Well, that certainly escalated quickly. The third quarter ended with the US market at pretty much all time highs (again) and the early February gyrations long forgotten by most. But then the calendar rolled over to October, the witching month, and much hell has broken loose. Not all hell, but much. As of last Friday, markets were down about 10% overall - and we mean all markets. Large Cap, Small Cap, International, Emerging...even bonds fell this month. In point of fact, in the last sixty years, this is just the 13th time US markets have sold off by 10% or more within a month after reaching all-time highs. (And yes, that stat is completely cherry-picked because it let us use “Friday” and “13th” in making the same point, and how else would we work a Jason Voorhees reference into this note?) Pretty much the only things that haven’t gone down this month are gold and cash. There has been a little bit of a recovery these last two days, but we are still well on track for all major asset classes to close the month below their average price level for the last year.
So. What was it that solved the puzzle box and unleashed the Cenobites on the market? According to anyone who gets paid to make up explanations for the daily movements of the stock market (and don’t kid yourself, they are made up), the proximate cause was rates going up.
From CNN: “simply put, stocks are sinking as Treasury rates rise...the 10-year hit 3.24% on Wednesday for the first time in seven years. That’s an about-face from 2.85% at the end of August.”
From USA Today: “the catalyst was the recent spike in the yield on a closely watched government bond to a seven-year high.”
There are some tangential things thrown into the mix as modifiers, usually about trade tariffs or geopolitical uncertainty or tech stocks falling, but the main culprit is this nasty “about-face” “spike” that happened in Treasuries. Let’s look at that for a second, shall we?
Check out a graph of the yield on that “closely-watched” 10-year government bond for the last 50 years. Hoo-boy! Take a look at that spike. No, not that first one, that’s the 70s. No, not the big one either, that’s the 80s. Yeah, it does kind of look a bit like a seismograph for the duration of the 80s. That spike? Nope, that’s 1995. Can’t you see it? On the far right-hand side of the graph? Okay, zoom in on just the last two years, since the most recent bottom.
Huh. Well, we’re not sure what that looks like to you, but to us there is neither a spike nor an about-face in that. An actual “about, face” is a two-step, 180-degree change of direction. This is more like “gradual sweeping arc around the entire parade ground, face”. The Fed has raised rates 7 times, or 1.75%, over the last two years. So yeah, yields are higher than they have been since 2011 because rates are higher than they have been since the Bear Stearns bailout in 2008! And what was the yield on the 10-year the last time the Fed Funds rate was at this level you ask? Between 3.5% and 4%. Versus the 3.25% that supposedly precipitated this market correction. If Freddy ever came after us, that would be our nightmare - stuck listening to market commentators whose entire world resets every weekend until our head explodes.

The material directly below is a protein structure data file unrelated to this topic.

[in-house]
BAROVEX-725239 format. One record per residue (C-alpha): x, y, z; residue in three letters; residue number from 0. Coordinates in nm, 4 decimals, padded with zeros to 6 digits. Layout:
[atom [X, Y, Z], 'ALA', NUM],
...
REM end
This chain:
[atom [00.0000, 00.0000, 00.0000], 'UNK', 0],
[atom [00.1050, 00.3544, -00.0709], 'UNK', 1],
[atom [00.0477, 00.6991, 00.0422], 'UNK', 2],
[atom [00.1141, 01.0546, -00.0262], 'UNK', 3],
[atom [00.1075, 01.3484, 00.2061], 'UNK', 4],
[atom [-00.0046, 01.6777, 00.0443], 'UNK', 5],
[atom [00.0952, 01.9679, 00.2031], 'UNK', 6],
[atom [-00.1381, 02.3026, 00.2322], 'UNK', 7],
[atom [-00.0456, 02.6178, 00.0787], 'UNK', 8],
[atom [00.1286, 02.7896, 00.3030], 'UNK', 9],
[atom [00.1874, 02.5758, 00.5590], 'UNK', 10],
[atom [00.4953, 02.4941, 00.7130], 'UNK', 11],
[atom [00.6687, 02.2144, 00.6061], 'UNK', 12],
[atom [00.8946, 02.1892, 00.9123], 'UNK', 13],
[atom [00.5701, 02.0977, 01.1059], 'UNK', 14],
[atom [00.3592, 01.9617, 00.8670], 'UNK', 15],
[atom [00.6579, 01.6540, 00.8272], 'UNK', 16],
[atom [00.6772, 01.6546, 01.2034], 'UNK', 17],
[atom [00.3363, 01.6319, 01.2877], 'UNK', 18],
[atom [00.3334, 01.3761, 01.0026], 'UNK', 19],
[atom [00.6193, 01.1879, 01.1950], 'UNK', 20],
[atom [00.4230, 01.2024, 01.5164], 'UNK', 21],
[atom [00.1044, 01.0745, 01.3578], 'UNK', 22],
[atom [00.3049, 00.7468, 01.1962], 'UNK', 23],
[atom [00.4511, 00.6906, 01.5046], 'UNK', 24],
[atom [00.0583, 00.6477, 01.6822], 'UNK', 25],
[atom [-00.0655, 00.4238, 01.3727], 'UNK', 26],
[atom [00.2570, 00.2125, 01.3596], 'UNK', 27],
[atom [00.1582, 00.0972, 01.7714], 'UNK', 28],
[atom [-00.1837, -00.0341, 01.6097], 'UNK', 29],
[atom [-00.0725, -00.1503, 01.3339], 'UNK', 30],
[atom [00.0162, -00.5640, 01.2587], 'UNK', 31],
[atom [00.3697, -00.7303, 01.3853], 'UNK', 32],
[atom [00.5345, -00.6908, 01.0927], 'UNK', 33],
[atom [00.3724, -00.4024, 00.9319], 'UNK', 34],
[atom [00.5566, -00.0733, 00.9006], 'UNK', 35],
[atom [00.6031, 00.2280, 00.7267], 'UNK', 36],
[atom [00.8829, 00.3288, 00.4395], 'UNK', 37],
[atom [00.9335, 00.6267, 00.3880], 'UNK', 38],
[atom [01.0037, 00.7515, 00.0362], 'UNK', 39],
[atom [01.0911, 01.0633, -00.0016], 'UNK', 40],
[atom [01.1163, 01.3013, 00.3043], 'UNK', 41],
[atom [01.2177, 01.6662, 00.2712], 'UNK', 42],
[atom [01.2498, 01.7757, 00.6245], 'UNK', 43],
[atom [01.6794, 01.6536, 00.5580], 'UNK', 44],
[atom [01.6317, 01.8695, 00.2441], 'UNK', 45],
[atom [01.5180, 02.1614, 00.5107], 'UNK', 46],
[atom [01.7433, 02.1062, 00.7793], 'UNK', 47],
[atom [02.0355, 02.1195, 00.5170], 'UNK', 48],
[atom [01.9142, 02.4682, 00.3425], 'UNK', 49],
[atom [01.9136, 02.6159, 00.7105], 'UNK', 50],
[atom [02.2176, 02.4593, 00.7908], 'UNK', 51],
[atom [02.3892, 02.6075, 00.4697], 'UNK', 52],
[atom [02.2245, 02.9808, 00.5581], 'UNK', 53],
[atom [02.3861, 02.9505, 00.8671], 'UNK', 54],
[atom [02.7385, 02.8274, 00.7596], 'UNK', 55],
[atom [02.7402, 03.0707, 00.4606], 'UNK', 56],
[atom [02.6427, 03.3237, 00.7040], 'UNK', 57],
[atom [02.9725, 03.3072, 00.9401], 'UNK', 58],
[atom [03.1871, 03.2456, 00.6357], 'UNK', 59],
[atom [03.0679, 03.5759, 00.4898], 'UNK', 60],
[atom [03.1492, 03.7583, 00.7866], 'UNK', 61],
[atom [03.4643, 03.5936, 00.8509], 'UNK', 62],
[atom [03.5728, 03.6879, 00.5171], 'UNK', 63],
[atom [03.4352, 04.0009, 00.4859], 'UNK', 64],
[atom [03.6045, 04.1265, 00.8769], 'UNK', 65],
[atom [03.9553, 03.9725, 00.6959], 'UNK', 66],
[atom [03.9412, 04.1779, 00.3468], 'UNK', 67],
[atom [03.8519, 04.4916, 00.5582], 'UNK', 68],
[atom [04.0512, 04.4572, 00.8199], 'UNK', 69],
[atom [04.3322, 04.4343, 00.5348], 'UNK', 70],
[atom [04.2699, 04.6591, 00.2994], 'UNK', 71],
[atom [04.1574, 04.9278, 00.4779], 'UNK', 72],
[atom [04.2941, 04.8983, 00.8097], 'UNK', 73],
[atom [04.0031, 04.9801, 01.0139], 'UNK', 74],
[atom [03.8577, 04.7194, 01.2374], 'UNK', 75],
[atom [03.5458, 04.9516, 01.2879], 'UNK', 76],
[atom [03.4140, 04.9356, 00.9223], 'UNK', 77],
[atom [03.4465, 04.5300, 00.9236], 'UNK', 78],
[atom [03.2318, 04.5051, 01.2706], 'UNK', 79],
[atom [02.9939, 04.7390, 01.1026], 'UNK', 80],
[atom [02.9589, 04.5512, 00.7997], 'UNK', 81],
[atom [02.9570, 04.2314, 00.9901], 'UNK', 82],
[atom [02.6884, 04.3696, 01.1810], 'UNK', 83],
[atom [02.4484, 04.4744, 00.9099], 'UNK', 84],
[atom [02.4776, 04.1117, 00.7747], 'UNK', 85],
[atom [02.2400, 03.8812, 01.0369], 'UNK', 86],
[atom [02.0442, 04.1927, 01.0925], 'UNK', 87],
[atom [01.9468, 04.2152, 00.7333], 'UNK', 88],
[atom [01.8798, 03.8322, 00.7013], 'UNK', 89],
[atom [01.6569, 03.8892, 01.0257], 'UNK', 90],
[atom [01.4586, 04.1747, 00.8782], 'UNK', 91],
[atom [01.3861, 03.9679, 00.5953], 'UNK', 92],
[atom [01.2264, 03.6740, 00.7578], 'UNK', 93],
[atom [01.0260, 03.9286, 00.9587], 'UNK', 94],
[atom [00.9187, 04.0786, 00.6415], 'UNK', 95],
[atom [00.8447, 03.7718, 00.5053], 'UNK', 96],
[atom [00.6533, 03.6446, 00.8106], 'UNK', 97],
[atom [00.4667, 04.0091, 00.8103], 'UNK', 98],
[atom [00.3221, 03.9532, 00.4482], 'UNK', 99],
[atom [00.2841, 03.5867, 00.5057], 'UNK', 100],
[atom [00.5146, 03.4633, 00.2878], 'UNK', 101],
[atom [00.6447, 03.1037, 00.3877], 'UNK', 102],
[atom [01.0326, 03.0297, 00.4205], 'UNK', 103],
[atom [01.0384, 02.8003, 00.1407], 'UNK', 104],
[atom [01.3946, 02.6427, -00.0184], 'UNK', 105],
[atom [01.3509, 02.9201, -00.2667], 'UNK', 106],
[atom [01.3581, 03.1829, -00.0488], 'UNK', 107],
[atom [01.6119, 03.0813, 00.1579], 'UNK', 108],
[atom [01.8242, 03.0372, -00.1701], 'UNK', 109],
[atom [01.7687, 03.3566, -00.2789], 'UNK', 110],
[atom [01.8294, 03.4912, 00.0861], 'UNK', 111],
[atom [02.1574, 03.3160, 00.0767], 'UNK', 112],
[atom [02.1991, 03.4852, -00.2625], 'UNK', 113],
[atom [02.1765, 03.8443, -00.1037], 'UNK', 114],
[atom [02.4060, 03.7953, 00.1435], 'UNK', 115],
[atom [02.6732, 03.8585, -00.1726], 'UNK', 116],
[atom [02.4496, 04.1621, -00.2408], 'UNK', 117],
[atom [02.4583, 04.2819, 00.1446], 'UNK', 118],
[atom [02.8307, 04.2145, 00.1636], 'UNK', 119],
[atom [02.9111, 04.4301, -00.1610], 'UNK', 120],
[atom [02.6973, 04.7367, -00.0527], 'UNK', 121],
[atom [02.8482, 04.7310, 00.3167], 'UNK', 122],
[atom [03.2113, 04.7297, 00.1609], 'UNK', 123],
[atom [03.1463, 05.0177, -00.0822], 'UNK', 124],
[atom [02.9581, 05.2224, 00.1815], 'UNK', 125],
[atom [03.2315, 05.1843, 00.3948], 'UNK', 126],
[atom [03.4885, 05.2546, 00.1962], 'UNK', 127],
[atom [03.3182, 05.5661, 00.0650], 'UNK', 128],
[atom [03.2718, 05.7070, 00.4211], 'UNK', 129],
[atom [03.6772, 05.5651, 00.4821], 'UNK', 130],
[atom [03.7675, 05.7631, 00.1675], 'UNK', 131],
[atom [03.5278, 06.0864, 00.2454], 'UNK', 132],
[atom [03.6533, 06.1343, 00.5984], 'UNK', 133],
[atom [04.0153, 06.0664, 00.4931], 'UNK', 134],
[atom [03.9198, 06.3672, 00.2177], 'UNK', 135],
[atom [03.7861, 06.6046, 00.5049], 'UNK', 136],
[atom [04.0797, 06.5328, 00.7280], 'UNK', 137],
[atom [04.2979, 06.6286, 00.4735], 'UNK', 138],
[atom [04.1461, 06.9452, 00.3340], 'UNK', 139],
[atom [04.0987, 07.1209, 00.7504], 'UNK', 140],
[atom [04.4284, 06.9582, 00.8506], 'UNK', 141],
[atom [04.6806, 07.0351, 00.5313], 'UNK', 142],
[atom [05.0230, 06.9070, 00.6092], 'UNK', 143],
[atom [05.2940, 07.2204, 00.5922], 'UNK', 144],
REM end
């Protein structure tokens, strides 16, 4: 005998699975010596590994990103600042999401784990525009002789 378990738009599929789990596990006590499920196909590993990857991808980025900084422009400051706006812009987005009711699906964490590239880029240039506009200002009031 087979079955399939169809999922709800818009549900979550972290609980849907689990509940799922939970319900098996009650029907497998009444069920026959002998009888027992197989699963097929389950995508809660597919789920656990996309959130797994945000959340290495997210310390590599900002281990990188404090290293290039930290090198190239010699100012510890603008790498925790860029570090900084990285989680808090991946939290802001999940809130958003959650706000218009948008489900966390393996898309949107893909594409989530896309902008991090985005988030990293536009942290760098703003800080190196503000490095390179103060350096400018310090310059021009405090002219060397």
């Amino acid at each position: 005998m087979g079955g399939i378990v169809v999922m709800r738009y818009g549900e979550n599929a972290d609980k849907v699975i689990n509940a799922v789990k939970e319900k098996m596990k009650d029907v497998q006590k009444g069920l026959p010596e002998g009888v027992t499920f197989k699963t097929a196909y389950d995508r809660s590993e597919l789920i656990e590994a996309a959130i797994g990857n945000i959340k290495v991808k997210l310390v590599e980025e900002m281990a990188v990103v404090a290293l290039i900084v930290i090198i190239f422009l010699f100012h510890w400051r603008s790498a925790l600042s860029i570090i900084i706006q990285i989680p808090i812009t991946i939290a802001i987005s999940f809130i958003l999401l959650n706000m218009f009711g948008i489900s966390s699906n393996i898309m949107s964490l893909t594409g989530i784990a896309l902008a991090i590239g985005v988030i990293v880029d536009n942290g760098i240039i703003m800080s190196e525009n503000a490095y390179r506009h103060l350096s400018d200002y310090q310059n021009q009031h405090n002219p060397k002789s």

Okay, gratuitous sarcastic rant over. Let’s get to the rotting meat of this Halloween note - Zombies!
Emptier beaches and more waves mean that winter is coming. And winter means holidays, food comas, and a nostalgic look back at the year mixed with excitement and planning for the year that comes. Speaking of planning, this is also the time for employer benefit elections and open enrollment for healthcare exchanges! (And yes, that certainly does warrant the exclamation point of excitement.) So let’s take a little stroll through some dos and don'ts to make sure your financial self gets the same kind of care and attention the rest of you is getting.
The World Cup this summer threw off our newsletter scheduling a bit, as school is now well in session and we have yet to do a “What is…?” newsletter. But fear not! This one has been a long time coming - we tried looking back to see which previous newsletter promised this current one, but stopped when we looked back through four to no avail. But better late than never, as they say, so without further ado: what exactly is inflation?
Active investors utilize options to increase their income, but it’s not for everyone.